Just last month, Jørgen C. Arentz Rostrup assumed the new Head of Asia position at Telenor Group. The group’s Asian businesses, previously grouped into two clusters, were unified into a single Asia unit on 1 May 2020. The new setup marks Telenor’s renewed focus on developing its growth and modernisation agenda in the region, while also positioning itself to capture new opportunities.
To better understand those ambitions, dtacblog spoke to Mr. Rostrup. But with travel restrictions still in place, our hopes of a lunch date were dashed. Instead, we called his house in Oslo, Norway, where it was 7am, and apologized for catching him so early.
“Oh, don’t apologize! I wake up at 5am these days to try be somewhat on Asia time,” Mr. Rostrup indicated. He will not only arrive in Asia with minimal jetlag, but also armed with a firm grasp on his surroundings, “I lived in Asia in the 90s, in Singapore, and was traveling throughout the region. It was and still is a very vibrant region. I love how diverse it is and I’m excited to be closer to the business. Oslo and Norway are fine but looking back, I had the best times abroad.”
Although Mr. Rostrup joined Telenor in 2016 as Chief Financial Officer, the time he spent in Asia prior to that coincides with the start of Telenor’s long history in the region. In 1997, Grameenphone was the first Telenor venture in the Asian telecom market, followed by successful entries into Malaysia, Thailand, Pakistan, and Myanmar.
Nordic countries, however, represent a much more homogeneous market than the Asian continent. We asked Mr. Rostrup why Telenor now saw fit to bring the whole region together into one cluster.
“On the one hand, Asian markets are interesting for the same reasons as before. GDP growth will come back. There will continue to be a rising middle class. There is a young population. And although there are fewer new users to capture, there is data growth and more advanced use. All this will continue,” he replied. “At the same time, we see the markets converging as they mature, as do their customer bases, with high rates of digital adoption and data usage. I’m not saying it’s one market yet, but ASEAN is converging towards that and having a pan-Asian position is beneficial for Telenor. My task is to build on that.”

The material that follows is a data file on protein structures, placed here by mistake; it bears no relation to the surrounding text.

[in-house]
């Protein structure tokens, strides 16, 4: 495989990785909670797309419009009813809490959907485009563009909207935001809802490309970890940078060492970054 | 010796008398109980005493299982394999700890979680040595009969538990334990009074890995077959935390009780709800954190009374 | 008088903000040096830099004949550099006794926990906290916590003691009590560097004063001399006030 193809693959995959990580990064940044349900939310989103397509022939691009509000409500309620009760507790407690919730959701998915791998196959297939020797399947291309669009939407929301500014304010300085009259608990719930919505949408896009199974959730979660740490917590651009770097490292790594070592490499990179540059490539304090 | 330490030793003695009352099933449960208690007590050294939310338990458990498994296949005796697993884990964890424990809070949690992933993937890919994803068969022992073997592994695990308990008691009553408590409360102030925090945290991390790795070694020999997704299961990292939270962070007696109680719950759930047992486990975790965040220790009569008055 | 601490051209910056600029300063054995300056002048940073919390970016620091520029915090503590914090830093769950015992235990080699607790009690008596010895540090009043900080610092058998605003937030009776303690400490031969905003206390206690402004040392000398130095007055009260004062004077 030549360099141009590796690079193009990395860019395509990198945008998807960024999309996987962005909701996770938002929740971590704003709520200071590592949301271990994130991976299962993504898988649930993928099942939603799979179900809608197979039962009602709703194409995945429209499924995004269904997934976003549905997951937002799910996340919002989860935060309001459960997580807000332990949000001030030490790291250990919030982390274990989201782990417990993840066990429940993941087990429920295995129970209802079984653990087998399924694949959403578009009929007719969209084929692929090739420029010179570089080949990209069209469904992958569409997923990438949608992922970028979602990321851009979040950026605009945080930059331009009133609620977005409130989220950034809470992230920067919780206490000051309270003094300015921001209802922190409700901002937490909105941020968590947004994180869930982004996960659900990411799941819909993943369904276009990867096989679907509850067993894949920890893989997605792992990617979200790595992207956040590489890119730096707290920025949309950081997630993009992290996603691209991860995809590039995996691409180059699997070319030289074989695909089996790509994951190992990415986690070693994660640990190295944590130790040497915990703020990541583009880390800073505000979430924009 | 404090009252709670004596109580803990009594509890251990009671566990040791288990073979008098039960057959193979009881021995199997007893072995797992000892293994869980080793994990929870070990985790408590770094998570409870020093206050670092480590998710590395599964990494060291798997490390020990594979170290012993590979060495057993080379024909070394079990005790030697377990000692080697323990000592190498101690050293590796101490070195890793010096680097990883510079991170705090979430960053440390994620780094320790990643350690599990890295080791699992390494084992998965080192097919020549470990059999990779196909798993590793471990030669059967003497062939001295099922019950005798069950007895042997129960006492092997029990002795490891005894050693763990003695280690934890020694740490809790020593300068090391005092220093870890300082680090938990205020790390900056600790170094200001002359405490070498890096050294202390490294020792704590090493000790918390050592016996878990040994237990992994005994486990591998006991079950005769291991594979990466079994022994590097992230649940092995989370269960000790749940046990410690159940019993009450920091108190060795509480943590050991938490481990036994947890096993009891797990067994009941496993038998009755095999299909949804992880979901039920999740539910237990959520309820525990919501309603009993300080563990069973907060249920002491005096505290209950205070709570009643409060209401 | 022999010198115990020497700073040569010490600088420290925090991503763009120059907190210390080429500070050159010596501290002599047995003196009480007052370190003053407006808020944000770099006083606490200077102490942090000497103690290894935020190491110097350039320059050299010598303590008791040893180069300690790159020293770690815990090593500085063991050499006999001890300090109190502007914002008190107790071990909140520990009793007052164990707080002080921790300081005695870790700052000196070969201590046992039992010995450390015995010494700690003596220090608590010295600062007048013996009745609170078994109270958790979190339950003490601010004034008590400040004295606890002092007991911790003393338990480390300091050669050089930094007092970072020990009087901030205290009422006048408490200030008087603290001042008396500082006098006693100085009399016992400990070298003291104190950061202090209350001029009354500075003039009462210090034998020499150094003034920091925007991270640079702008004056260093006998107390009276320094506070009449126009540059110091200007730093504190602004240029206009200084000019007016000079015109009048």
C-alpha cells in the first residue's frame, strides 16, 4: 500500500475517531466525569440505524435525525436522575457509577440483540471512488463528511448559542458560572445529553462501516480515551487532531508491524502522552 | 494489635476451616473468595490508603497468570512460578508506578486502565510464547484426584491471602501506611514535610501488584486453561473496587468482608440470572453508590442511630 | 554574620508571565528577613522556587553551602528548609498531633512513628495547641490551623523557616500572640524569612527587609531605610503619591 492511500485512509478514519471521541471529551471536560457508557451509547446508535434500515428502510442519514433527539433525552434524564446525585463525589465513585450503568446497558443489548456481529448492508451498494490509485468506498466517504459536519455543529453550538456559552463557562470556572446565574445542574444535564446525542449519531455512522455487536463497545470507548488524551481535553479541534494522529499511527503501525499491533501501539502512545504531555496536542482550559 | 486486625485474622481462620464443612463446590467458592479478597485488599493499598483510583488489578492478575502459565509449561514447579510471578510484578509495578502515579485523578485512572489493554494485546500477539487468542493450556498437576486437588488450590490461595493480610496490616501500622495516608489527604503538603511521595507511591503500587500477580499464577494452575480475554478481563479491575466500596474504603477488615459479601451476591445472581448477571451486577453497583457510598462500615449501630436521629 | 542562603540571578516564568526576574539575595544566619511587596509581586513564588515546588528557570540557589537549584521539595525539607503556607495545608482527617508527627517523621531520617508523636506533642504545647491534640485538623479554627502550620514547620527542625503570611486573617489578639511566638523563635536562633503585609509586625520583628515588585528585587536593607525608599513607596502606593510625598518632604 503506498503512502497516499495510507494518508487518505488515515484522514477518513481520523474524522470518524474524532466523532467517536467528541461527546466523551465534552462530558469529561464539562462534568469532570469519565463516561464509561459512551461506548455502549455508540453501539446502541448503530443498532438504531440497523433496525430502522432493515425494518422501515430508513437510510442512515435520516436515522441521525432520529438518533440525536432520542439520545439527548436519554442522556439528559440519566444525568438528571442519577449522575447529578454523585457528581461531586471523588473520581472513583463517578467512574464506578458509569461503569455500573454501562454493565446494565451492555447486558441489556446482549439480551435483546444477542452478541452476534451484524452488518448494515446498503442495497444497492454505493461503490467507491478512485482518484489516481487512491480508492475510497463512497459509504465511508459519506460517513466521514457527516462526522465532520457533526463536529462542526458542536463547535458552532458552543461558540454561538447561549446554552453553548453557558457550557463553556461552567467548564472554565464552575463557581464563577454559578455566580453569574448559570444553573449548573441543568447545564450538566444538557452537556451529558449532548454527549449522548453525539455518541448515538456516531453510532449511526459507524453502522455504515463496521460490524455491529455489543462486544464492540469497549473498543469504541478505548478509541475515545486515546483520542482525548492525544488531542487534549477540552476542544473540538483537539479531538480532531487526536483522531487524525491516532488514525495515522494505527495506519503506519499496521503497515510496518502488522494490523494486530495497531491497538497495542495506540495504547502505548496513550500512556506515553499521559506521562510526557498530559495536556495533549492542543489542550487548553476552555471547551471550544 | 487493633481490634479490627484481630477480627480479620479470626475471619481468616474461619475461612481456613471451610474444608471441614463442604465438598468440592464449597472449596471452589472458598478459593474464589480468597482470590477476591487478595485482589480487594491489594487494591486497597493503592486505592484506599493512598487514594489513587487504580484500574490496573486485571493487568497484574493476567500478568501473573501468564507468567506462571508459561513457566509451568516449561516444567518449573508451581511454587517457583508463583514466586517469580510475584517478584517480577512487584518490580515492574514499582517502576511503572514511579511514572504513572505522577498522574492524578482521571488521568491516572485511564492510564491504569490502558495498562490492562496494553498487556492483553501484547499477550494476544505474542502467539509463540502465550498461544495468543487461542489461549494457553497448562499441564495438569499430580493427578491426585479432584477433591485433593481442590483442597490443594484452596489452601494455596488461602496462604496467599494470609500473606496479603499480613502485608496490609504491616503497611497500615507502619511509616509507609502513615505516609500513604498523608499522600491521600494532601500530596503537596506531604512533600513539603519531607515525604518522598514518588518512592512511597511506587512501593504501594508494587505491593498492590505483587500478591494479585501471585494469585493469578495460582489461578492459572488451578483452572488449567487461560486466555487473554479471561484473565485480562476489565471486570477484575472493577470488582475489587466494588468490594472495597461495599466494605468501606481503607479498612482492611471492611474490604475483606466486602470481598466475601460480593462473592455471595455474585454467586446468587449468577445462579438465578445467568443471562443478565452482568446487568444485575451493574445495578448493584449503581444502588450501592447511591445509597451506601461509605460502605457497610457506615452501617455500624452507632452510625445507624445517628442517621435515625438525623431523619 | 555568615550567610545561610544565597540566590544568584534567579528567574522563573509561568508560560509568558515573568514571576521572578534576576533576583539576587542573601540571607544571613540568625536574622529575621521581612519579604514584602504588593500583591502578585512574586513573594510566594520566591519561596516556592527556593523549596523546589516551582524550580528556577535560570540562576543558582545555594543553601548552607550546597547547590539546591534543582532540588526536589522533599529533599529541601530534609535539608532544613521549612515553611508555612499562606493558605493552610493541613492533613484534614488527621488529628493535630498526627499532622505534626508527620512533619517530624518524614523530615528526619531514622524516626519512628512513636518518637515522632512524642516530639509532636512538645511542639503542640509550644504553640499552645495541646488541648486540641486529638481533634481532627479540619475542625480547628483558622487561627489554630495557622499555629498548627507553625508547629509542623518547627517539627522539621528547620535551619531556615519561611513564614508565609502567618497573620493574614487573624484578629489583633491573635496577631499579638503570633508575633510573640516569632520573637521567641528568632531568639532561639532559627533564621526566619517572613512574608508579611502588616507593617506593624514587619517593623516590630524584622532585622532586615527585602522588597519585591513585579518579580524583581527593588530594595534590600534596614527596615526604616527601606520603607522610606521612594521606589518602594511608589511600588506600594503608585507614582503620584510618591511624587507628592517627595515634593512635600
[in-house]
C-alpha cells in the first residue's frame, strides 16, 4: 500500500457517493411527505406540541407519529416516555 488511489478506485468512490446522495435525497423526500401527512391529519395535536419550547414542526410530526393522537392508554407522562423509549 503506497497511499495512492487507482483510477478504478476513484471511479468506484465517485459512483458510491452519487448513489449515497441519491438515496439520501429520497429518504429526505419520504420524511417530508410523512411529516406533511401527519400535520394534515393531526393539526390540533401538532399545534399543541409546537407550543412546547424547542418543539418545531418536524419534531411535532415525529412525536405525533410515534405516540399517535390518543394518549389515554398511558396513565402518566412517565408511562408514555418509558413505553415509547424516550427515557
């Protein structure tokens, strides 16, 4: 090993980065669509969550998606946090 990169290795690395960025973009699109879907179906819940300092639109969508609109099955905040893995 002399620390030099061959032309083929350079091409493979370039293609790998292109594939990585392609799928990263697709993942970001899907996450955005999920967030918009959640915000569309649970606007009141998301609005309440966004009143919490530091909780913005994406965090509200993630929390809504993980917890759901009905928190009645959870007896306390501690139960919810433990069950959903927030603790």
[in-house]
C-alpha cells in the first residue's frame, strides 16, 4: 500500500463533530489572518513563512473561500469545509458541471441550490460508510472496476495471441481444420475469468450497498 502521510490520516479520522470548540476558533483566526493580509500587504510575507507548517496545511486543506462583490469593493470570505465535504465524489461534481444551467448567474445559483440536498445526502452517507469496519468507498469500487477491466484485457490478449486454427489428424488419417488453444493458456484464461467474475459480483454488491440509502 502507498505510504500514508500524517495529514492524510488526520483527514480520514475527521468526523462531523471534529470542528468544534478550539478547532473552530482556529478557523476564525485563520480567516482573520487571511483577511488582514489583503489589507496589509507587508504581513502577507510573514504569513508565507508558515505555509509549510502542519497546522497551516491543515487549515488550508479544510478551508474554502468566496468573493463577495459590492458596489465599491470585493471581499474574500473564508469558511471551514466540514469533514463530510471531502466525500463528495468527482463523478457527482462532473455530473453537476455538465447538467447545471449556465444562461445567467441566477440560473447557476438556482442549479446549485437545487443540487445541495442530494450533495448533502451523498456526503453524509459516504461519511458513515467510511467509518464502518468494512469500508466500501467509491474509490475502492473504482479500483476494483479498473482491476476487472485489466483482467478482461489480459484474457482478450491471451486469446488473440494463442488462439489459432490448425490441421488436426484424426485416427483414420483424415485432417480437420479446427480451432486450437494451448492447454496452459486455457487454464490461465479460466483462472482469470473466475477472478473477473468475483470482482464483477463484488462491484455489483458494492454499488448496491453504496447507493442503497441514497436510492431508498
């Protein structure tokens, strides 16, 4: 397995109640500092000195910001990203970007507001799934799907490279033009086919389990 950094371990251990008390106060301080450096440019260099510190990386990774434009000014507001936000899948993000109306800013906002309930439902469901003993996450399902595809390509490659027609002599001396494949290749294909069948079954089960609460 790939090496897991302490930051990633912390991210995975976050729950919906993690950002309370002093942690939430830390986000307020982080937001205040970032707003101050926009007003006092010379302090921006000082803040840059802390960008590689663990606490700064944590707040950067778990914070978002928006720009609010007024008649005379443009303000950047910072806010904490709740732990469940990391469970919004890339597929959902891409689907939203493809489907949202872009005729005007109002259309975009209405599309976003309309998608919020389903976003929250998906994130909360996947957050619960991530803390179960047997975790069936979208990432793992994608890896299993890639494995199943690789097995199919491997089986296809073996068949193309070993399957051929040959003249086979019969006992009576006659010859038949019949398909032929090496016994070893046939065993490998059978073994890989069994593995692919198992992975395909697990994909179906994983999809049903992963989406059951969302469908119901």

dtac, which turned 30 in 2018, is nearing another major anniversary. Telenor became a shareholder of dtac nearly 20 years ago, in 2001, and Telenor Group’s current President & Mr. CEO, Sigve Brekke, was CEO of dtac from 2002-2008. We asked Mr. Rostrup how he views the Thai market.
Mr. Rostrup’s arrival and the creation of Telenor Asia is closely watched for signs of mergers and acquisitions. Last year, he led talks about a potential merger between Axiata and Telenor’s Asian business units. Although talks in the end were not successful , Telenor remains interested to grasp opportunities in the region.
“Globally, there’s a mismatch in the telco industry with too many players struggling to get results on their business. In my view, there is opportunities for the industry to consolidate for the benefit of government, society and the industry itself. And that also goes for Asia,” he said.
Thailand’s population (69 million) is a long way from Bangladesh’s (161 million) and Pakistan’s (212 million). But dtac ranks first in terms of revenue compared to Telenor Asia’s other business units.
“dtac is a very important company for Telenor due to its size and the market in which it operates. Telenor is very proud of its history with dtac. But being an important business in a large and significant market also means new challenges every day and tough choices to be made. Change never stops. It’s part of being in business.”
With the COVID-19 outbreak, that change has further accelerated, with dtac’s digital channels experiencing double-digit growth from January to March 2020. Mr. Rostrup is quick to stress that while we have to adapt and change the way we do things, Telenor’s current priority is to look after its customers and employees.
“Both in the new normal, post pandemic, and in the old normal, our first aim and responsibility as a company, as individuals, as leaders and as employees is to take care of each other and make our business as solid as we can, based on the right principles. The new normal doesn’t take away the fundamentals,” he said.
The new normal has also highlighted the critical nature of mobile connectivity. And Mr. Rostrup credits years of network modernization to the fact that the Telenor group’s networks did not buckle under the extra usage caused by social distancing.
“At Telenor, modernizing our core, the way we do business and the results we deliver remains our key focus. Based on the results, we earn the right to grow and expand our offerings. We have a fantastic opportunity to be best at what we’re doing right now. That should be the number one focus at dtac, too. Lately, dtac has invested more than in previous years and I believe dtac can really be the best at what they do,” he explained.
In Mr. Rostrup’s view, modernization isn’t just something businesses owe themselves, but also a prerequisite to delivering connectivity sustainably to its customers.
With 176 million mobile subscribers across the region, Telenor Asia and its new head can indeed contribute to the digital advancement of Asia with greater impact and speed than ever before.